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Horse, Wheel, and Saddle

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Recent Works on Two Ancient Military Revolutions

Military revolutions are a normal consequence of the central role of military institutions in complex societies. They have everywhere occurred regularly, if infrequently; they are scarcely limited to Western Europe, or even to the modern world. This essay discusses recent writings on two military revolutions in the ancient world, both centered on the military horse: first, its domestication and its role in pulling war chariots; second, the transition from horse driving to horse riding in battle. The chariot revolution of the second millennium BC profoundly reshaped warfare and transformed polities all across Eurasia. The cavalry revolution of the first millennium BC proved equally transformative and far longer lasting. Despite the controversy that has come to surround the concept of military revolution, it may still be fruitfully applied to important aspects of the large-scale historical interactions between societies and their armed forces.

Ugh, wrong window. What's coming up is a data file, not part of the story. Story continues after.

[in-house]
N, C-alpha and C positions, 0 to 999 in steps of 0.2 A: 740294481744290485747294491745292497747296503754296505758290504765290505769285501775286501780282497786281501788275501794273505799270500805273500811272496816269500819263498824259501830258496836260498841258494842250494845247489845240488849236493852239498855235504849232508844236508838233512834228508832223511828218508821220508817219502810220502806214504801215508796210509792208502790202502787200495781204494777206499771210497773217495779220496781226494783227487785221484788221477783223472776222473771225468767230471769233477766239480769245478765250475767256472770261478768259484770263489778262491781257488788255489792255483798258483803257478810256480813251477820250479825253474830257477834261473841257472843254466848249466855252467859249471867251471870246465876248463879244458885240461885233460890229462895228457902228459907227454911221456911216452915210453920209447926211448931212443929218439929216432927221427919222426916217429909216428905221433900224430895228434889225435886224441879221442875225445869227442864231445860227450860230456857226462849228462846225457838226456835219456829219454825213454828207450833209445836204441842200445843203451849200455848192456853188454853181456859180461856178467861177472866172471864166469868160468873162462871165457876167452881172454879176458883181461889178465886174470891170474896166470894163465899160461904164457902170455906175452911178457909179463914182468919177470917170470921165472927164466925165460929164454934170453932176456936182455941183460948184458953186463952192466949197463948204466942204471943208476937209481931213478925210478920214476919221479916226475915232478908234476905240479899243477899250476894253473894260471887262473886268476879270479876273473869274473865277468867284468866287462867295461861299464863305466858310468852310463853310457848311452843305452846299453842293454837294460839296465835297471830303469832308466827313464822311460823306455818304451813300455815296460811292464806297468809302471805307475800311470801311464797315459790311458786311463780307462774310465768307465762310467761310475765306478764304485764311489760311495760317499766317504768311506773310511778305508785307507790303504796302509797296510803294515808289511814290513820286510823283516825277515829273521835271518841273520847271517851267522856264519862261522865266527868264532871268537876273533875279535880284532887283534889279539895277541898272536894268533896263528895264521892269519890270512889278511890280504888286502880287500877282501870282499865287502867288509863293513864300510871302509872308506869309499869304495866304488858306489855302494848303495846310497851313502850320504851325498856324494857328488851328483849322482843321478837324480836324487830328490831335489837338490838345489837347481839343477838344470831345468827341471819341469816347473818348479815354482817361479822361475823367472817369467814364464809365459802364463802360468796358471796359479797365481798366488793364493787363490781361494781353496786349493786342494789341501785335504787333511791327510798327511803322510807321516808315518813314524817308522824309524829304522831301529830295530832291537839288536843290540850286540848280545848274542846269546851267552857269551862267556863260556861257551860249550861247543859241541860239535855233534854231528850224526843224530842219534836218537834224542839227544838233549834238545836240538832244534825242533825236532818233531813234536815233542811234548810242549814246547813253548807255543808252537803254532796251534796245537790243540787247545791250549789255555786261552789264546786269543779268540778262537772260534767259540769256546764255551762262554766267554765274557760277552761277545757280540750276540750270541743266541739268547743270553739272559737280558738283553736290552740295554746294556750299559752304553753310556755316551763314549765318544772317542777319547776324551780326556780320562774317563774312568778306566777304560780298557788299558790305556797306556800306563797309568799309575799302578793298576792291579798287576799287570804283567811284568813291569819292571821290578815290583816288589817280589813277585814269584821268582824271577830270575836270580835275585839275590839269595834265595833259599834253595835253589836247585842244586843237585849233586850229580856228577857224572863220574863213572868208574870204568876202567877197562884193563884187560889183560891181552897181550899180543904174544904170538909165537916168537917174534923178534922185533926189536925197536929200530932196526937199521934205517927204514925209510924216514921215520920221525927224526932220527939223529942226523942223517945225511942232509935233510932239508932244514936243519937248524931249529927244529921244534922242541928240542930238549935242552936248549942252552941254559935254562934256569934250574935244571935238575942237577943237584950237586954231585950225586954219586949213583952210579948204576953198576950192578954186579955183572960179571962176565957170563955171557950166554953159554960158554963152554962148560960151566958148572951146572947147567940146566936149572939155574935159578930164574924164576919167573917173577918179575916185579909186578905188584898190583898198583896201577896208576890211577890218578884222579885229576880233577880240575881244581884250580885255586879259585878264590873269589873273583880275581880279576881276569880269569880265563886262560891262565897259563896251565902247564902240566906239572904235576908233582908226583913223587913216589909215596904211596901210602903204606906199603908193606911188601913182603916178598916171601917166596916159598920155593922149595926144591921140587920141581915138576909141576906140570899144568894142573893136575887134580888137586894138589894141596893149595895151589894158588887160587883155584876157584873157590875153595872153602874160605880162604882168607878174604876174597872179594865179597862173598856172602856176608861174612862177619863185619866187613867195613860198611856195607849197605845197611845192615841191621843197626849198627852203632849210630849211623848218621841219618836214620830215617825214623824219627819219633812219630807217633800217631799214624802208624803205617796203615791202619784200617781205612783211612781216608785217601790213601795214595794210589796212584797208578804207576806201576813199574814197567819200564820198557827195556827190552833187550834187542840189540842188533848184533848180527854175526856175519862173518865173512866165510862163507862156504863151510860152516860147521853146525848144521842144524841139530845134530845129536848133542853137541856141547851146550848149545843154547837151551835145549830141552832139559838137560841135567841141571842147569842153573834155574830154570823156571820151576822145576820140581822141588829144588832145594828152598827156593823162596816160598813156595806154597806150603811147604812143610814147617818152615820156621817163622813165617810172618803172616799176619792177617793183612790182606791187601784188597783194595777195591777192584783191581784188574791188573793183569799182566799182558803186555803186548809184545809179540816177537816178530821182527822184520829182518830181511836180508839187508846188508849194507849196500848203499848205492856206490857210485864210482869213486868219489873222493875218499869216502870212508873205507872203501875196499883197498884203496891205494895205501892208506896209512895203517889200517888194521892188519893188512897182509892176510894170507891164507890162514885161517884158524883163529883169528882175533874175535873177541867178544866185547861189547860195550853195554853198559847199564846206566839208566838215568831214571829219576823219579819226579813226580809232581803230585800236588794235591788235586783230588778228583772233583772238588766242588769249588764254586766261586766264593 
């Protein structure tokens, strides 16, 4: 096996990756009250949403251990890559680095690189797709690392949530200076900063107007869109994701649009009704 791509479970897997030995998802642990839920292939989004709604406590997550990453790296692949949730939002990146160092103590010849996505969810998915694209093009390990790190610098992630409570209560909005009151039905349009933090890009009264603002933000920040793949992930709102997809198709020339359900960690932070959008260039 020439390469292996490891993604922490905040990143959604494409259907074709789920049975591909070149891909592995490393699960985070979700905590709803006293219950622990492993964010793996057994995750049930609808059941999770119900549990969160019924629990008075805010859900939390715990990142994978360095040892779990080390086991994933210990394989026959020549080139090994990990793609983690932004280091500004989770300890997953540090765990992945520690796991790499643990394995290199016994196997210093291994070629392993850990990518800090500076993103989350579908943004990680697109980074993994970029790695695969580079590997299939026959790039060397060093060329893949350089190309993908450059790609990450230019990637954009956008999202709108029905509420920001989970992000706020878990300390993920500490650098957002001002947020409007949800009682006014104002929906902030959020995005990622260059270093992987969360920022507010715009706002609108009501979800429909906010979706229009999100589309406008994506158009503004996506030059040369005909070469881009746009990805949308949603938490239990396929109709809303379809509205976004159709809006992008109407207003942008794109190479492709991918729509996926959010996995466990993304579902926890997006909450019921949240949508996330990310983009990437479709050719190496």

Affiliations: 1: Smithsonian Institution, United States; Senior Curator of Armed Forces History,


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